Adam Burnett & Sam Ferris
Adam Burnett & Sam Ferris
The #ODIGOAT is cricket.com.au's knockout competition to determine who the fans think is the greatest ODI player of all time. We started with our top 64 ODI players and now we're asking YOU to do the hard work – that is, narrow it down to one. Set up in much the same way as a tennis tournament, each day you'll see head-to-head match-ups, with the winner of those progressing to the next round to square off with their next challenger. From 64, to 32, to 16, we are now into the semi-finals - just one step away from the decider! So cast your VOTE and decide just who is the greatest one-day international player in history!
RESULT: Sangakkara wins.
IMRAN KHAN (PAKISTAN)
The numbers: Matches: 175 | Wickets: 182 | Average: 26.61 | SR: 40.9 | Economy: 3.89 | BB: 6-14 | 5w: 1
Runs: 3,709 | Average: 33.41 | SR: 72.65 | 100s: 1 | HS: 102no
#ODIGOAT voting: In a first-round showdown with New Zealand legend Sir Richard Hadlee, Imran was the resounding winner, collecting 81 per cent of the vote. The second round saw him face up to Australian legend Glenn McGrath and after a tight tussle the Pakistani icon emerged with 60 per cent of the vote, while in the round of 16, he was a clear winner (75 per cent) over West Indies legend Curtly Ambrose. In the quarters, he squared off with compatriot Waqar Younis, emerging with 76 per cent of the vote.
Why he makes the list: Perhaps Pakistan's greatest cricketer, Imran Khan inspired a nation with an imperious all-round game that was matched by the respect he commanded as a leader. Floating to the crease like a butterfly, Imran stung like a bee with the ball through deadly reverse swing, a yorker that dreams are made of, and at his fastest, a fierce bouncer. The captaincy elevated his game and allrounder status, taking more responsibility with the bat to be held in the same regard as peers Botham, Hadlee and Dev. For 18 years he served as Pakistan's most important ODI player, ushering in, and sometimes plucking from obscurity, the likes of Wasim Akram and Waqar Younis. At 39, Imran capped off a remarkable career by leading Pakistan to the 1992 World Cup title over England.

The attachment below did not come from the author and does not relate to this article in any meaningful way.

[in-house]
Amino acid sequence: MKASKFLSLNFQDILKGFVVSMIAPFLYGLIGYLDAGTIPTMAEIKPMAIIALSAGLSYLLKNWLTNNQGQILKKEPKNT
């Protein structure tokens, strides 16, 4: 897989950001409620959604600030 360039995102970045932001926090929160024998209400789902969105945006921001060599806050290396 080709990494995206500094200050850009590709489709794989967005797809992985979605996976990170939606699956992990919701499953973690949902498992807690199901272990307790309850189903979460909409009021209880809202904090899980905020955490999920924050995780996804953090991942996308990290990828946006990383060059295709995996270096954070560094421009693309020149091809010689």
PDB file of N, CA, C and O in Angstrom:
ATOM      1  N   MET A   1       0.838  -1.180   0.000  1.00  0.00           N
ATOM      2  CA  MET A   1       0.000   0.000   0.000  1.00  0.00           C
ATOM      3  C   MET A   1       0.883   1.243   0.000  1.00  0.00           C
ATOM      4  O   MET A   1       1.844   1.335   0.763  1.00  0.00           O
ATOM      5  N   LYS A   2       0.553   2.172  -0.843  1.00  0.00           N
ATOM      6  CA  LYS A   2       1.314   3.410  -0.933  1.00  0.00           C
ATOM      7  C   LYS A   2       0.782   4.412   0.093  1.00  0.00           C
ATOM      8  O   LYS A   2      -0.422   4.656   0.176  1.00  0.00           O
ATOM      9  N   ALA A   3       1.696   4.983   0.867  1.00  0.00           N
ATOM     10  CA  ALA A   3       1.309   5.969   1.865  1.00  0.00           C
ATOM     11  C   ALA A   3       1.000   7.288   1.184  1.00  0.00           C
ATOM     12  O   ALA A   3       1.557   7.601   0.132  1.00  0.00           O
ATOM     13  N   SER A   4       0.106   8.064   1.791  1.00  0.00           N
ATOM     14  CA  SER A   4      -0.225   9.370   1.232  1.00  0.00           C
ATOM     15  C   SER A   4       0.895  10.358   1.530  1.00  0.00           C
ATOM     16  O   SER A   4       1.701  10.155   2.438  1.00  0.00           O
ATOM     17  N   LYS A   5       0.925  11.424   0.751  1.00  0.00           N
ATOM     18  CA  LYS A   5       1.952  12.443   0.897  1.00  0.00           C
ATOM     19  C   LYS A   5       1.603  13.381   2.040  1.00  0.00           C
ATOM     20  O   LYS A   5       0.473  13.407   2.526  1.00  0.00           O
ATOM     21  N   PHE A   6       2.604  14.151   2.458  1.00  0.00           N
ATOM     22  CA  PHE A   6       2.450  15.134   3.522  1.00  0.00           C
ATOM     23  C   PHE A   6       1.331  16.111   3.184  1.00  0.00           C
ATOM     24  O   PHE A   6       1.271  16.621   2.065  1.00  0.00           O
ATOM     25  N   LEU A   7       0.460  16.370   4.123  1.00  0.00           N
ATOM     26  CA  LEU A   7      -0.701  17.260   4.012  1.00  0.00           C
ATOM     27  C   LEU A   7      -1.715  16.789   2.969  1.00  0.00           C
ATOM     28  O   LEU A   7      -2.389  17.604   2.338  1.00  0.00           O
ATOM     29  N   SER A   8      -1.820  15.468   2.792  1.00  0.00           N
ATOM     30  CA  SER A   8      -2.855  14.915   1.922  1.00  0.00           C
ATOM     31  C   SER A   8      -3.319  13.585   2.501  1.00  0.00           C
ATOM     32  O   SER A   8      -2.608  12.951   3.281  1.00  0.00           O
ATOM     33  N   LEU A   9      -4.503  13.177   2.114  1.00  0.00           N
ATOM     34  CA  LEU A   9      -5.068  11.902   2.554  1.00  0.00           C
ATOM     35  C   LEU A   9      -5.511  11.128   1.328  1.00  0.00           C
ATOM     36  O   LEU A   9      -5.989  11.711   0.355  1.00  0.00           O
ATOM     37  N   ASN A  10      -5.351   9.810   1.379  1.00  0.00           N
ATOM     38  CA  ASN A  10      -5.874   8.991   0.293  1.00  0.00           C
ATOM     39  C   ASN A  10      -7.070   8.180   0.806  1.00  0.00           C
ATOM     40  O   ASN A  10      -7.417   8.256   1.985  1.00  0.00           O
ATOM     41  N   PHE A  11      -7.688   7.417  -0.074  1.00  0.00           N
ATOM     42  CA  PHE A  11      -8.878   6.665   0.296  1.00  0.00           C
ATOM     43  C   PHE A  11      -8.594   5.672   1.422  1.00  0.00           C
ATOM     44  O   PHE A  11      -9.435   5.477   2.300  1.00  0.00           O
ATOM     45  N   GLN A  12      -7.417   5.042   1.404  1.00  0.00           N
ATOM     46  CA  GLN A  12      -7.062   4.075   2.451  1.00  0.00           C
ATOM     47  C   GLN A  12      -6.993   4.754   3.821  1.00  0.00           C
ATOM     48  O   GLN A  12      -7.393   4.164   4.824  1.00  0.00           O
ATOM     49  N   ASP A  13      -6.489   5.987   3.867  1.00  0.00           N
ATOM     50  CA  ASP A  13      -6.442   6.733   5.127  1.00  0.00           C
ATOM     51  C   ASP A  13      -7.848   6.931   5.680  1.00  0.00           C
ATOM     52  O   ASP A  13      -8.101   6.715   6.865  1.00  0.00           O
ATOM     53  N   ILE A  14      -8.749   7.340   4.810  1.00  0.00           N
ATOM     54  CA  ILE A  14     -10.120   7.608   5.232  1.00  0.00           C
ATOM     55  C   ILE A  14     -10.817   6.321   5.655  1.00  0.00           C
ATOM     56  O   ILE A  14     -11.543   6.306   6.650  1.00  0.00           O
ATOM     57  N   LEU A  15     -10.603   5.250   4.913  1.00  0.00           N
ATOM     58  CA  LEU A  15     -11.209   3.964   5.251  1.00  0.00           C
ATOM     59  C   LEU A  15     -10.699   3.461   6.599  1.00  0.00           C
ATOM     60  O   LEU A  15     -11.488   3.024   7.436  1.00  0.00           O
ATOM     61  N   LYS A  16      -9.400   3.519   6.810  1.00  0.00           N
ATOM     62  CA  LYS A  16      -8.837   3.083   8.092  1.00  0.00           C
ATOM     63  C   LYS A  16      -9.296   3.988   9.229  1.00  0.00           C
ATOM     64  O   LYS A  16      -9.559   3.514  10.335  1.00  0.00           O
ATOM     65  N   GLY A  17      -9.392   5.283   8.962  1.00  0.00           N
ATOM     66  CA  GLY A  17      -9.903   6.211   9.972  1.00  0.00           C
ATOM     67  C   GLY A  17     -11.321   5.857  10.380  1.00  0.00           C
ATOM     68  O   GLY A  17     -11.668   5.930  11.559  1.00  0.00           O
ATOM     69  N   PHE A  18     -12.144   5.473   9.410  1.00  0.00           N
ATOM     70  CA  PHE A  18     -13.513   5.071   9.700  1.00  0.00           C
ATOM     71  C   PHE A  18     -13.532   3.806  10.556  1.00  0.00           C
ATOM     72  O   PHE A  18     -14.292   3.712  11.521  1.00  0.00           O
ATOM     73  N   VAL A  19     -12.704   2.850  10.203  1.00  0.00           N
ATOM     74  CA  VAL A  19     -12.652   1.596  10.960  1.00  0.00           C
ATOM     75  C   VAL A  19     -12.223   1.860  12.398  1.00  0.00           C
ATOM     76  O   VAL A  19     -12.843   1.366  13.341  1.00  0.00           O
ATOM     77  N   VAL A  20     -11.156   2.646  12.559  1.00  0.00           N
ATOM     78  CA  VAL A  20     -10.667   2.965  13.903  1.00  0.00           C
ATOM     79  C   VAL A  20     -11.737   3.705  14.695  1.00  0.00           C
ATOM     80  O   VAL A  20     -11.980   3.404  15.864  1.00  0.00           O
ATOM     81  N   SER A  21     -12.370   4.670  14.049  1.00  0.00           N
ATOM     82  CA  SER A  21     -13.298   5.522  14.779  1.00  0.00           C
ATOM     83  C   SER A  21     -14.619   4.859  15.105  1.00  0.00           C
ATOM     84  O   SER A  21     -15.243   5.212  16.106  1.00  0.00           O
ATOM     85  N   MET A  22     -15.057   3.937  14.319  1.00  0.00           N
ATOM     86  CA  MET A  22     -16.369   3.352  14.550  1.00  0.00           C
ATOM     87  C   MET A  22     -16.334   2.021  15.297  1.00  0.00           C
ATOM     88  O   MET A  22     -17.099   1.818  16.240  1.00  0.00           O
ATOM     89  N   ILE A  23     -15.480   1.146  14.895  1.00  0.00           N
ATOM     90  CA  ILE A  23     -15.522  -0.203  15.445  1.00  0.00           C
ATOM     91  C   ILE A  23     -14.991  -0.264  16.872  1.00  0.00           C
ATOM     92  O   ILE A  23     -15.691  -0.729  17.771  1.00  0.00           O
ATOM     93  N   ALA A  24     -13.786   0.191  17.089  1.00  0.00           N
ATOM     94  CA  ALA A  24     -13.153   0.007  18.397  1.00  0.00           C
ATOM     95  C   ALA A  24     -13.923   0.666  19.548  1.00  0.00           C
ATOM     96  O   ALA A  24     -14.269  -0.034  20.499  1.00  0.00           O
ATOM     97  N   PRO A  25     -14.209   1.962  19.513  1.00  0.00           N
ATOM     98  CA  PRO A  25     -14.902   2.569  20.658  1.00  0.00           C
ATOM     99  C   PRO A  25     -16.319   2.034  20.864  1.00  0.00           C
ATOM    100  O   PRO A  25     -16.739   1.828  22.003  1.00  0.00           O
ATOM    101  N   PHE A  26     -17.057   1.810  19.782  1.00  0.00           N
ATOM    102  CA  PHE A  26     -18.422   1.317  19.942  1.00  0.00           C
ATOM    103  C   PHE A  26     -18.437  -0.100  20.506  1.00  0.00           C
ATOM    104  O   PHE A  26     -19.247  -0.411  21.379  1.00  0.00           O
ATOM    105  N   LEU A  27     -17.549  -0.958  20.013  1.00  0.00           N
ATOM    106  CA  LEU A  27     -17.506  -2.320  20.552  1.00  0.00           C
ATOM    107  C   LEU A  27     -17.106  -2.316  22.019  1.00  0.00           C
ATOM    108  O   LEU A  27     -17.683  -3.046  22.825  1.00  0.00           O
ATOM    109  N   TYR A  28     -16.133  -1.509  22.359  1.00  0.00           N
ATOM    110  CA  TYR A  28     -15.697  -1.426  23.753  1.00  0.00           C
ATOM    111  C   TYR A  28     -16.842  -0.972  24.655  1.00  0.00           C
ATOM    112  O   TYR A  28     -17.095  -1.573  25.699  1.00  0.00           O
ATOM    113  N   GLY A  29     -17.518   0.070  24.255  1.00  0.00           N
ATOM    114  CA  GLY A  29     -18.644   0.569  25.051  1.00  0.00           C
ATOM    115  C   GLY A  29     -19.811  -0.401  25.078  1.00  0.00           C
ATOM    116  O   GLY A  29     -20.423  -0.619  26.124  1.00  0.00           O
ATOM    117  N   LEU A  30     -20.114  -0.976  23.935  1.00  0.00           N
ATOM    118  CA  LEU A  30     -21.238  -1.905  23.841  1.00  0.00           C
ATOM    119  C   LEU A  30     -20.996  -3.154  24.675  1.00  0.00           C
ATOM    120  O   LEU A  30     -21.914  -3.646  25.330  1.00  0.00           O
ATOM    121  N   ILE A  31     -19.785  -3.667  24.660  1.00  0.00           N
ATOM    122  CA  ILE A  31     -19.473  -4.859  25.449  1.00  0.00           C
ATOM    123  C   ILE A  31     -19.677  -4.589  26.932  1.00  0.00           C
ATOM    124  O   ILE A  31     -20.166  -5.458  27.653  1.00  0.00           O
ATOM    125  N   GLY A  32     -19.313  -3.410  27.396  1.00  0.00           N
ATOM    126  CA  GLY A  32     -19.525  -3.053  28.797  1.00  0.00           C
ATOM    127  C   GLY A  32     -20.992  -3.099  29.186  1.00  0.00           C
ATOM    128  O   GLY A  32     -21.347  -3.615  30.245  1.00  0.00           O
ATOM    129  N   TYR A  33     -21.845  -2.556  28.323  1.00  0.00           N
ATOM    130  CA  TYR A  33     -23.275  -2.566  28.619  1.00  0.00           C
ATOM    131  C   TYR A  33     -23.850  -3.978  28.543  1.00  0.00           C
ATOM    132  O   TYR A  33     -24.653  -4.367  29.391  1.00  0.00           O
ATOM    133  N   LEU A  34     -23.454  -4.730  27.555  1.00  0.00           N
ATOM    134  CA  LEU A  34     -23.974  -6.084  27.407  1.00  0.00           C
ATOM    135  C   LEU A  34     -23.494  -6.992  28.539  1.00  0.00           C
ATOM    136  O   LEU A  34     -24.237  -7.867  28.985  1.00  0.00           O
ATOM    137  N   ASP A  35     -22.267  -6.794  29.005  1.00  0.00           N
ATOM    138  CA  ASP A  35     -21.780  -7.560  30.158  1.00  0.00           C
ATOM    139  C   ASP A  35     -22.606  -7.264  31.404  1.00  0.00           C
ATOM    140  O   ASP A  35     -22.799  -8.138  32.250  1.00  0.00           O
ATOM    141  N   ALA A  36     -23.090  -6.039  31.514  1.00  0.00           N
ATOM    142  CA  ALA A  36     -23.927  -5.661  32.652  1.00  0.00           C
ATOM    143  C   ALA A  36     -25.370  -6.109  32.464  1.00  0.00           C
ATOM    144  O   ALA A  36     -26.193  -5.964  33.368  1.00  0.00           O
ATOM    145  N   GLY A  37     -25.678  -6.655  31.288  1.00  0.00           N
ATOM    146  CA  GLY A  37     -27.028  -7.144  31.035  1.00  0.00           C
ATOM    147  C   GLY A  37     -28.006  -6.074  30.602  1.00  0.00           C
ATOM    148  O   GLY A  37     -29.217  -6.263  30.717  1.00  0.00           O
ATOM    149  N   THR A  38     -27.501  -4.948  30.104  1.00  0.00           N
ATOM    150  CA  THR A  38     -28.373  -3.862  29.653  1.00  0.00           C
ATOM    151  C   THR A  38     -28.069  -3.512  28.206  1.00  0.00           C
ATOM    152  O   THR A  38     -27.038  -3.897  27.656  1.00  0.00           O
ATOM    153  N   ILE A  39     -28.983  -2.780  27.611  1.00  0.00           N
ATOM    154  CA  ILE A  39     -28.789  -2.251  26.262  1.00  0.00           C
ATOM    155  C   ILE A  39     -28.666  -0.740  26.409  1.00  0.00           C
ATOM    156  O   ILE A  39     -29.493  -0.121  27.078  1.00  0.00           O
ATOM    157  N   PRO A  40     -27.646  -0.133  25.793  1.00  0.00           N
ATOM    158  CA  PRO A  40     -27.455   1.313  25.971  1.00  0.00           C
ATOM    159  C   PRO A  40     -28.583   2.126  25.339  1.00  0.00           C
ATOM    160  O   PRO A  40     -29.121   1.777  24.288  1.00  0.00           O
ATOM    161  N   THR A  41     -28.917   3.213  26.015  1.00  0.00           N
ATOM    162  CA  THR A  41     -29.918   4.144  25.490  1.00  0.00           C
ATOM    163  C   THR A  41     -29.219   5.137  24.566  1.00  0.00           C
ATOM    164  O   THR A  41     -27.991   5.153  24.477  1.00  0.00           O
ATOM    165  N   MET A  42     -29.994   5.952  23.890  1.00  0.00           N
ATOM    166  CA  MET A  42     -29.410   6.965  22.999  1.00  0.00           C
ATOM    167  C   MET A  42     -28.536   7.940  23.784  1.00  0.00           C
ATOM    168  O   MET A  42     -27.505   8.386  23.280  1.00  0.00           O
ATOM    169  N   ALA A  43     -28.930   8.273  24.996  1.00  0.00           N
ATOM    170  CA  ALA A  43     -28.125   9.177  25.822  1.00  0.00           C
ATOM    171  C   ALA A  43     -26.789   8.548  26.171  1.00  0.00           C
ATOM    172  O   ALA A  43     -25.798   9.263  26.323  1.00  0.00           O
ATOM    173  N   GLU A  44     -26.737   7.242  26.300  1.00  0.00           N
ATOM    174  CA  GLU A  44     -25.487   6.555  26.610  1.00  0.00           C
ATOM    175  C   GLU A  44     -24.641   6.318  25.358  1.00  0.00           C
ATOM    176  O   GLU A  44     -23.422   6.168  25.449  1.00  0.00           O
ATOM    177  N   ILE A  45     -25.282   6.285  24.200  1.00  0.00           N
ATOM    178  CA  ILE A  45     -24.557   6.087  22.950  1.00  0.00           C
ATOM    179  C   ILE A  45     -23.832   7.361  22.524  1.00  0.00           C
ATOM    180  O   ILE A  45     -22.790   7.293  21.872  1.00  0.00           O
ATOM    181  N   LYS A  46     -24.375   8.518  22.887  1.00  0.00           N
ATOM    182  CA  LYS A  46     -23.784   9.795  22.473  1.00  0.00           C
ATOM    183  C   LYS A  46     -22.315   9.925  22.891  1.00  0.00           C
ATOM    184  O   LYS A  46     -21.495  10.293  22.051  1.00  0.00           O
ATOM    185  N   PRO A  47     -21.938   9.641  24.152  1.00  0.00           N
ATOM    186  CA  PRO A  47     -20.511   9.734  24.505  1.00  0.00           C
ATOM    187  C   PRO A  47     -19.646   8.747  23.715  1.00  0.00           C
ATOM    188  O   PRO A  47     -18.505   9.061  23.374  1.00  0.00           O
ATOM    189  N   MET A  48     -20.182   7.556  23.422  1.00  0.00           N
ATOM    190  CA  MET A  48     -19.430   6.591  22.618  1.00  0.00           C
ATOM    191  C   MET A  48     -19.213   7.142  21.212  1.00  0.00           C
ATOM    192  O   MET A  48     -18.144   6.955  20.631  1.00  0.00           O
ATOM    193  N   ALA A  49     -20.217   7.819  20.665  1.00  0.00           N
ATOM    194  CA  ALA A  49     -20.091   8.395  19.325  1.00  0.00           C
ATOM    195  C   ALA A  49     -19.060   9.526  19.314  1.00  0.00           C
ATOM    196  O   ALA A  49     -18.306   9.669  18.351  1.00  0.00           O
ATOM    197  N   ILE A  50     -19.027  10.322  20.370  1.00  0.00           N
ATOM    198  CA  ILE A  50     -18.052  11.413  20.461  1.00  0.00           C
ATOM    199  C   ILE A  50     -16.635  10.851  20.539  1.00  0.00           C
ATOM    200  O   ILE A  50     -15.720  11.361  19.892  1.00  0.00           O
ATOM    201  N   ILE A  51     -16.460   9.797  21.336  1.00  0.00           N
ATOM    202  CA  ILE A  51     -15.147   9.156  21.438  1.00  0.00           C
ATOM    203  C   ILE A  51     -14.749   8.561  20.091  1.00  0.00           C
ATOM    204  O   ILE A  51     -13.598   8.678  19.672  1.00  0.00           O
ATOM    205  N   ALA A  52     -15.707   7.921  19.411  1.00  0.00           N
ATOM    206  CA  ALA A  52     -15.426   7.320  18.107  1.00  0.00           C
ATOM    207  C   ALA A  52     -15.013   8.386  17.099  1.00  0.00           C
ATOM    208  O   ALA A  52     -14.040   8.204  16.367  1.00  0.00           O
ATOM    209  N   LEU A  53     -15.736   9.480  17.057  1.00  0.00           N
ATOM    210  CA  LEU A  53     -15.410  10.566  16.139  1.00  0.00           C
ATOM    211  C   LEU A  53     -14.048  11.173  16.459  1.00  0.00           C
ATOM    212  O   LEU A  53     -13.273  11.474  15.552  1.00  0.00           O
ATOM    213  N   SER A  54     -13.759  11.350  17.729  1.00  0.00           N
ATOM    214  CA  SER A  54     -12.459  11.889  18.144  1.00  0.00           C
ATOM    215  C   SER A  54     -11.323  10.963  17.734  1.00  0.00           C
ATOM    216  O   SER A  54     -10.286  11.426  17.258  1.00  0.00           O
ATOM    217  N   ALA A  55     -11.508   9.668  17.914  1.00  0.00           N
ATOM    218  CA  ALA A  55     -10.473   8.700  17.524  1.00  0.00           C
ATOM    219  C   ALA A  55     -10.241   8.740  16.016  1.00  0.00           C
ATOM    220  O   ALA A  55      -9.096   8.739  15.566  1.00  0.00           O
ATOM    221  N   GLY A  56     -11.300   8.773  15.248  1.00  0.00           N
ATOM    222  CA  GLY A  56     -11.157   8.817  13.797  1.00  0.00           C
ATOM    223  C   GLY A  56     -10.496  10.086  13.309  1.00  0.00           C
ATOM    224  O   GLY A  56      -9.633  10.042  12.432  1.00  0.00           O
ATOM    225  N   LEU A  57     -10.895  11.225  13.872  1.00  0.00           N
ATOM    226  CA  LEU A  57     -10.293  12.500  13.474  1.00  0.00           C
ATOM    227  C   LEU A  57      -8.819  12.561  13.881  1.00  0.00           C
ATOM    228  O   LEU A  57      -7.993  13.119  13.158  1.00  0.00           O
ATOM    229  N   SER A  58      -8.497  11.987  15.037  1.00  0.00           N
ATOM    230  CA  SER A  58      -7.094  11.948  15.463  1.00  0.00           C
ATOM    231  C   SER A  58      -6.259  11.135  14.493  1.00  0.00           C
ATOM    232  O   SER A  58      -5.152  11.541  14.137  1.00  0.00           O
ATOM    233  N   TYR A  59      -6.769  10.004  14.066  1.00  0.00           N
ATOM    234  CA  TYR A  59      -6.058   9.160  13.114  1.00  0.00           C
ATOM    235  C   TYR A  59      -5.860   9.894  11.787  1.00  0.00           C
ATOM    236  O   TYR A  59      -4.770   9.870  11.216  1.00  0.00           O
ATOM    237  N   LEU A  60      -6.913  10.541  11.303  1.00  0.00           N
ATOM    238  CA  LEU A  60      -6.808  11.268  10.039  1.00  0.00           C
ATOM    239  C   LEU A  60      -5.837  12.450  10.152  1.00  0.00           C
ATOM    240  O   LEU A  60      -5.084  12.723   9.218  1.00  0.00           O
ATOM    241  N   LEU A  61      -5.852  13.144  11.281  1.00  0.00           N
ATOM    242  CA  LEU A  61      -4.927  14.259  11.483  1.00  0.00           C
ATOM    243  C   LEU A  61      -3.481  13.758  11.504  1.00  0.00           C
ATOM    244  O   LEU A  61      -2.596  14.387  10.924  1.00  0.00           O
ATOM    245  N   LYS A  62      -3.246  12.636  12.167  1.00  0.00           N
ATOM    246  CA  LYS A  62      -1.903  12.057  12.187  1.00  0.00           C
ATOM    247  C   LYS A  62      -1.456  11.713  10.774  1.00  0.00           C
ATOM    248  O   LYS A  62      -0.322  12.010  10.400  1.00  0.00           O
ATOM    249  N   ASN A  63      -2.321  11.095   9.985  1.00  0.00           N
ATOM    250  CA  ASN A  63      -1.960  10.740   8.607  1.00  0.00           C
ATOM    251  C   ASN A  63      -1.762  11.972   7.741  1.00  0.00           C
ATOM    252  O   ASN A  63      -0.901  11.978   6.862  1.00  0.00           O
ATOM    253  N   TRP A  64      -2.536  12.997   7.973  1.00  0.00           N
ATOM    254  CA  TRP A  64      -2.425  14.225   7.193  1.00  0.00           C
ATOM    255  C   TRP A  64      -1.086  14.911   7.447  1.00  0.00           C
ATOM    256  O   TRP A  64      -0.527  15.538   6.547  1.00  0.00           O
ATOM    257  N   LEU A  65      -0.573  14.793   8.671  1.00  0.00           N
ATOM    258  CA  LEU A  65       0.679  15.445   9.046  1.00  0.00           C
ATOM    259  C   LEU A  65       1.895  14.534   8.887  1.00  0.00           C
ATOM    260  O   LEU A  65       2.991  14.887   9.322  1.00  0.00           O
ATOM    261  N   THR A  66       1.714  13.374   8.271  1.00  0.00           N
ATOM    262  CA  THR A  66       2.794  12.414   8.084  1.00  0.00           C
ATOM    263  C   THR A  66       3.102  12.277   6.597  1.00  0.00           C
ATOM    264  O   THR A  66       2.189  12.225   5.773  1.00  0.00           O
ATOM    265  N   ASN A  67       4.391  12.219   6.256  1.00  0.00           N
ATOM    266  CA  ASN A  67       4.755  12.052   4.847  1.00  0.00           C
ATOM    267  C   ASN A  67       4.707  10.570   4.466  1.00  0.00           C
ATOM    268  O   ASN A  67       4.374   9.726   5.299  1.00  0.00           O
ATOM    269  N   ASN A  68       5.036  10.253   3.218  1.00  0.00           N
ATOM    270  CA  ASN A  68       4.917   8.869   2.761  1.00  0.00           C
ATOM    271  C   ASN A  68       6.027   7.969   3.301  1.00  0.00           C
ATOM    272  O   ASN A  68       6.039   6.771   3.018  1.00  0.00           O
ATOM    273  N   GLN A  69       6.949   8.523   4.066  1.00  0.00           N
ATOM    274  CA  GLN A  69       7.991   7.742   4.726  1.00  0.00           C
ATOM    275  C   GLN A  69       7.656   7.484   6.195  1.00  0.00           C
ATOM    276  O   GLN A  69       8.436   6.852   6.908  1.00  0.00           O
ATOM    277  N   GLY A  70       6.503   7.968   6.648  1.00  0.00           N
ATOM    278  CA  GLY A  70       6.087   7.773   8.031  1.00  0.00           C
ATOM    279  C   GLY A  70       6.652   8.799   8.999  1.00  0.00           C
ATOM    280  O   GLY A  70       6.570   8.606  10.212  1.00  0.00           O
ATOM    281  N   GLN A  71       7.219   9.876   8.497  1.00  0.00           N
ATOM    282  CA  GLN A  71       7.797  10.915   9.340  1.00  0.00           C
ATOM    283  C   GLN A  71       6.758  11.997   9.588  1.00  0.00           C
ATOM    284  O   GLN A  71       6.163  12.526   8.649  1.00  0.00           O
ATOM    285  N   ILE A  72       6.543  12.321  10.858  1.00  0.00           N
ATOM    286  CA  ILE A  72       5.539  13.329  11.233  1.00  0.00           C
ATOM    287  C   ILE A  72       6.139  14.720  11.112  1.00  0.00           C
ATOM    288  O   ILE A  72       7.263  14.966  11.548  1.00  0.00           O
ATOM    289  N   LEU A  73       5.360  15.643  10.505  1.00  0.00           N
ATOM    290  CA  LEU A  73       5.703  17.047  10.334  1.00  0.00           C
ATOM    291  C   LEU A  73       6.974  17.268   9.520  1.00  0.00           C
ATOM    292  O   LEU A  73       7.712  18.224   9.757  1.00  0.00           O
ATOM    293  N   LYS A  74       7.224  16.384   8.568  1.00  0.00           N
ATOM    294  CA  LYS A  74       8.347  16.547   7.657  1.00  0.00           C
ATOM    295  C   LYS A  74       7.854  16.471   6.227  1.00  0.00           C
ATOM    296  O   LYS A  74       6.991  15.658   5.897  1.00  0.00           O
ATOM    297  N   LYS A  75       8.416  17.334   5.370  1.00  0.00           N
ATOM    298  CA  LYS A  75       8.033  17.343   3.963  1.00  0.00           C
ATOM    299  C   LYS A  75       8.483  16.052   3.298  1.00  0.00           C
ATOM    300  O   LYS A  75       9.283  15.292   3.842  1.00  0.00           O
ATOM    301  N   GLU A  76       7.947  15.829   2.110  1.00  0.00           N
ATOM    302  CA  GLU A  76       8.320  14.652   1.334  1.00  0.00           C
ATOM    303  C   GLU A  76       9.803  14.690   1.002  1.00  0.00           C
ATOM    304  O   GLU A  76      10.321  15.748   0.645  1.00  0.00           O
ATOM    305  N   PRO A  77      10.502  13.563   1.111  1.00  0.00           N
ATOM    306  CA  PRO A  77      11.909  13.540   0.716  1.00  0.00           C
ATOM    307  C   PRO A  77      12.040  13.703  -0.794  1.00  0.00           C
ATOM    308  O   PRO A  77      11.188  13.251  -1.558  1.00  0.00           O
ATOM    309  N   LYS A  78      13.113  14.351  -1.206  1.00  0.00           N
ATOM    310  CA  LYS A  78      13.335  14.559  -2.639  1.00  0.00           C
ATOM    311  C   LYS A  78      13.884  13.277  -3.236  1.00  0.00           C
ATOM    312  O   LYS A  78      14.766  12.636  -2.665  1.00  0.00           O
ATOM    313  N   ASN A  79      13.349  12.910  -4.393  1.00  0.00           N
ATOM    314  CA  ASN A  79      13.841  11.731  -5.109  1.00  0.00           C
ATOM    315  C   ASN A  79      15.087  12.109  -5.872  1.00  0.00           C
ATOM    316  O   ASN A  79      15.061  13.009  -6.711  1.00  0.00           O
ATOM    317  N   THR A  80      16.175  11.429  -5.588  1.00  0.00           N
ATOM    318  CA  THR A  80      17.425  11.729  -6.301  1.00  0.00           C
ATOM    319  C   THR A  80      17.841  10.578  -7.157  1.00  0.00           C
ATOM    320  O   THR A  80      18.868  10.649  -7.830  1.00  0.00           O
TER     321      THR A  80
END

Performance we loved: In his last match for Pakistan – the '92 World Cup final in Melbourne – Imran produced one final gem. All tournament he wore a white t-shirt with the image of a tiger on it, imploring his men to fight like a cornered tiger – there is nothing more dangerous than a cornered tiger, he proclaimed. He wore the t-shirt to the toss and won it, electing to bat. Entering at first-drop, Imran steadied the ship at 2-24, combining with Javed Miandad to put on 139 for the third wicket. The elegant right-hander batted for 159 minutes and scored 72 to provide the backbone of Pakistan's 6-249. While his bowling was no longer the rapier of his youth, tactically he was a sharp as ever, unleashing his heir Wasim in a match-winning spell. To cap it all off, he claimed the final wicket as the cornered tigers were finally set free.
KUMAR SANGAKKARA (SRI LANKA)
The numbers: Matches: 404 | Runs: 14,234 | Average: 41.98 | SR: 78.86 | 100s: 25 | HS: 169 | Dis: 501 | C: 402 (19 in field) | St: 99